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11-22-2009, 03:52 AM   #31
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Yes, it is rather interesting.
The thing with sensors is that it was hard and uneconomical to manufacture them such way, but such "correct" designs have existed for scientific and other high end uses already before. For CCD's as well.
Sony has gone further by developing such manufacturing process where they can make large quantities of such sensors with constant parameters, previously only limited runs were possible.
So they have significantly reduced the costs of such sensors, allowing for use in consumer products.

I wonder how such backlit CMOS stands against backlit CCD.

Another thing to think about is, since the circuitry is not any more in front of the sensor, you don't have to use extremely thin wires (to allow light to pass) which generate heat and noise. This allows the electronics to be of rather free design, so they can be optimized for best performance.

But for the reflecting thing, most sensors are designed with a photo diode that absorbs most of the visible wavelengths before it penetrates.
I'd be more inclined to think that there should be something done with the colour filters, which currently are passive and "wastes" all other light but the colour they transmit.

One step closer to better performance would be the use of filters with wider, overlapping pass bands, producing non RGB colour space readout which is later converted to RGB colour.
I believe there were some 4 colour filters:
Sony DSC-F828 Review: 1. Introduction: Digital Photography Review
But it seems that the colours are chosen to expand the colour gamut instead of light transmittance.

Ultimate solution, of course would be a system that splits/sorts the colours instead of removing unwanted parts of spectrum (colours).

11-22-2009, 10:19 AM   #32
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QuoteOriginally posted by tr13 Quote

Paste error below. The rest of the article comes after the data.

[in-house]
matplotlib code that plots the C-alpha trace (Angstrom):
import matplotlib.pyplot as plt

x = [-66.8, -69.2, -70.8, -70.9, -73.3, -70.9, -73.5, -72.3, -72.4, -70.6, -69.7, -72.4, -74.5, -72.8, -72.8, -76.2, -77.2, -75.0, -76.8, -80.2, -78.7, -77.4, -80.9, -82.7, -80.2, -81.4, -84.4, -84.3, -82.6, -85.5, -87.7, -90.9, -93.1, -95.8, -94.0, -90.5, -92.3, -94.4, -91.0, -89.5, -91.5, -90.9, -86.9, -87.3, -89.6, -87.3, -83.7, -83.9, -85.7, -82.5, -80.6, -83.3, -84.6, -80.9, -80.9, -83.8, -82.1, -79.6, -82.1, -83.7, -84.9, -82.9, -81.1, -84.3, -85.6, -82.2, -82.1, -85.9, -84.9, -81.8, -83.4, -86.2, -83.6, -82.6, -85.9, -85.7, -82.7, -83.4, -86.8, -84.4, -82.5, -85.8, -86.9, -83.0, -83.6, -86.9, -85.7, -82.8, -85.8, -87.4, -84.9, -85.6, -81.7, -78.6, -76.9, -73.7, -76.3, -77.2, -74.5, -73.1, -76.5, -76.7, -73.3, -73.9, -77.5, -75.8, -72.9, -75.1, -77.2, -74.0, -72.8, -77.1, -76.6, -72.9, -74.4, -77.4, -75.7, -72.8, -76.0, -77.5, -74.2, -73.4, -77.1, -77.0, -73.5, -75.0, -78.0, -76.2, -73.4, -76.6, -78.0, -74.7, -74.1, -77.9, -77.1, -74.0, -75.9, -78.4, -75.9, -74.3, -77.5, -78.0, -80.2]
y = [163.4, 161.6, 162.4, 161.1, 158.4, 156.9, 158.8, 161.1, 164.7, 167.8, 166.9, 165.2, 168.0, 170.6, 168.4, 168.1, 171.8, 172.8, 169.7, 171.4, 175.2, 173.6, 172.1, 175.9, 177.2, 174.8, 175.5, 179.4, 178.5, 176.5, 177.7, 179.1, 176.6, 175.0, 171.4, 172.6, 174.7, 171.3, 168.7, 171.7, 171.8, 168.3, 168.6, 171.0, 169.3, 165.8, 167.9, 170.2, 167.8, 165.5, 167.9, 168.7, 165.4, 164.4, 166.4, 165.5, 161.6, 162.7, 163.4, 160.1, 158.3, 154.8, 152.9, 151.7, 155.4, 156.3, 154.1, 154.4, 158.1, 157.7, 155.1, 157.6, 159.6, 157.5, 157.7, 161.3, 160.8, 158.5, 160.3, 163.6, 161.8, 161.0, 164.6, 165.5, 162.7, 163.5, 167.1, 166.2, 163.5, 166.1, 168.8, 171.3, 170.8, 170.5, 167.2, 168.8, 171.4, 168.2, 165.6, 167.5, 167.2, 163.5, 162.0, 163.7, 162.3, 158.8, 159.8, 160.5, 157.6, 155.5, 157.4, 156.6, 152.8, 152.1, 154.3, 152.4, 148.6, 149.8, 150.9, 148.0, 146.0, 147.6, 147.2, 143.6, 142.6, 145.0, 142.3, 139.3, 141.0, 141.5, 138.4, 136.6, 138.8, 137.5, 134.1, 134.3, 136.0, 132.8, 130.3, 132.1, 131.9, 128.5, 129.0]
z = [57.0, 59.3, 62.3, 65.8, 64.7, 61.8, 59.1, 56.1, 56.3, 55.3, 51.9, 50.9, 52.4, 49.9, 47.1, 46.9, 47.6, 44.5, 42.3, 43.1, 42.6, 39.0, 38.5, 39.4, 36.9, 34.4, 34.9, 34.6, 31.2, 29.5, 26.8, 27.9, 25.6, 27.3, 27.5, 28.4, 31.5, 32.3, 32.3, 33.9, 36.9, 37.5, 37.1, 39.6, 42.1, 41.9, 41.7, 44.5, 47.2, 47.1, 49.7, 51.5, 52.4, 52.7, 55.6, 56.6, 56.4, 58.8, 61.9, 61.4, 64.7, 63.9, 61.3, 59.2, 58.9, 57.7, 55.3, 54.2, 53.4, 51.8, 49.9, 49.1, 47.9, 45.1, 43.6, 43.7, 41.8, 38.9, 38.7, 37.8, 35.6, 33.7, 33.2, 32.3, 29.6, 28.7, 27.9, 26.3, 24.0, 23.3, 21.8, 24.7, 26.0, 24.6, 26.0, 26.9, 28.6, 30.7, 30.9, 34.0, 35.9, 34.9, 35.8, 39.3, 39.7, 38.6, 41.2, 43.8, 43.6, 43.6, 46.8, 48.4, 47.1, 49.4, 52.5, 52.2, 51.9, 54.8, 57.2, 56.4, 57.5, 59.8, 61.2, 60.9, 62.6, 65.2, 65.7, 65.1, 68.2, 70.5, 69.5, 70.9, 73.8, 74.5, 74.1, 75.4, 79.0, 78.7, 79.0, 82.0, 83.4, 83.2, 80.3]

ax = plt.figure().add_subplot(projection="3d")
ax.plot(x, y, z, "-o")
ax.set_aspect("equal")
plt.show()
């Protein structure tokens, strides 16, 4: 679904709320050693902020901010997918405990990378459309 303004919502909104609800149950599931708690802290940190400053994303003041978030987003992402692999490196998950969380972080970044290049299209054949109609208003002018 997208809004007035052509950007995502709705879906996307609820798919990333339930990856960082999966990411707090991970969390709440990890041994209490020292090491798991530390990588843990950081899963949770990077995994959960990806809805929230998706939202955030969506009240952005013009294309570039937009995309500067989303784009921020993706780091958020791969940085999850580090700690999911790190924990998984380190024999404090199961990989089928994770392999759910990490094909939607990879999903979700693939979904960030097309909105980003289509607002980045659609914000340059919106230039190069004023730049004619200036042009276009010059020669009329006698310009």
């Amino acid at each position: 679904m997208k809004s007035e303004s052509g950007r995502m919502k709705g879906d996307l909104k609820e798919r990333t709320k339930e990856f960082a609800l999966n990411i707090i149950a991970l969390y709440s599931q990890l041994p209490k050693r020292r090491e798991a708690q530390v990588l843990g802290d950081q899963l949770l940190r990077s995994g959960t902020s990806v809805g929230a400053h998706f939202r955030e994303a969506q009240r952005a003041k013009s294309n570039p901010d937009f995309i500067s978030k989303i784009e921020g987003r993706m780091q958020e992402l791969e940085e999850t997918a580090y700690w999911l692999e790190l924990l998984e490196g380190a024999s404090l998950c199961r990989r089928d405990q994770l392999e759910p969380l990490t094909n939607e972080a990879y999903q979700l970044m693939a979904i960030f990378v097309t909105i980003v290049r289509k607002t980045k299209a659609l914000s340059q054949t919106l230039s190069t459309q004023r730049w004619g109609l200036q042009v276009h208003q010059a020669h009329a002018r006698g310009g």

Unfortunately RAW data can be much more distant from adc readout then JPEG from RAW renderer result.
What measure of "distance" are you considering that could *possibly* yield this result? Feel free to be specific - I have degrees in both mathematics and computer science. But I am quite confident you won't be able to provide any such metric. I'm assumign you've been looking very hard at the things that are done betwene ADC readout and the writing of the RAW data, an are aware of whatever differences there are, but haven't looked at all at JPEG rendering, and have no idea just how many orders of magnitude more distant that is.

FWIW, I've stayed out of this, but I agree with the other posters - with the zillions of variables involved, there is absolutely no way that one can possibly read the results of such as a test as being about CCD versus CMOS. There are far too many uncontrolled variables. And I don't think it's *possible* to control them. Eben if you managed to find two camera that were identical in all respects except the sensor, and one was CCD but the other CMOS, all you'd really be seeing is the difference between that *particular* CCD and that *particular* CMOS. Which could be as much a factor of the specific color filters used as the underlying technology.
11-22-2009, 03:34 PM   #33
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Marc, I believe that your post is just result of misunderstanding.
I really did not want to perform scientific lab test with general conclusion about CCD vs CMOS. If you want to do this, we can make comparison of early post-ADC RAW data between K10D and K20D or Kx.
And my quote in your post is correct, as RAW to JPEG algorithms in camera and in renderer are pretty similar at many stages. But ADC to RAW can be real different in different cameras.
11-22-2009, 05:42 PM   #34
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From a practical point of view an interesting difference could be one that is not reversible or processable in any convenient way (Casts unremovable by simple white balance adjustments, colour components or brightnes graduations that are lost independantly of colour space, format or rendering scheme used).

Which one of the mentioned do you experience most with that rose picture?

I'd say it feels like the GX20 one has "less colours" - like "monochromatized" - colour space has been compressed in fewer, more satureted and purer colours, when the panasonic has more wider range of actual colours instead of pure reds and greens.

On my monitor the brightness range seems to be well rendered in both shots (no clipped areas), as far as you can tell with that JPEG quality (try posting them in flicker or similar place, with lower compression).

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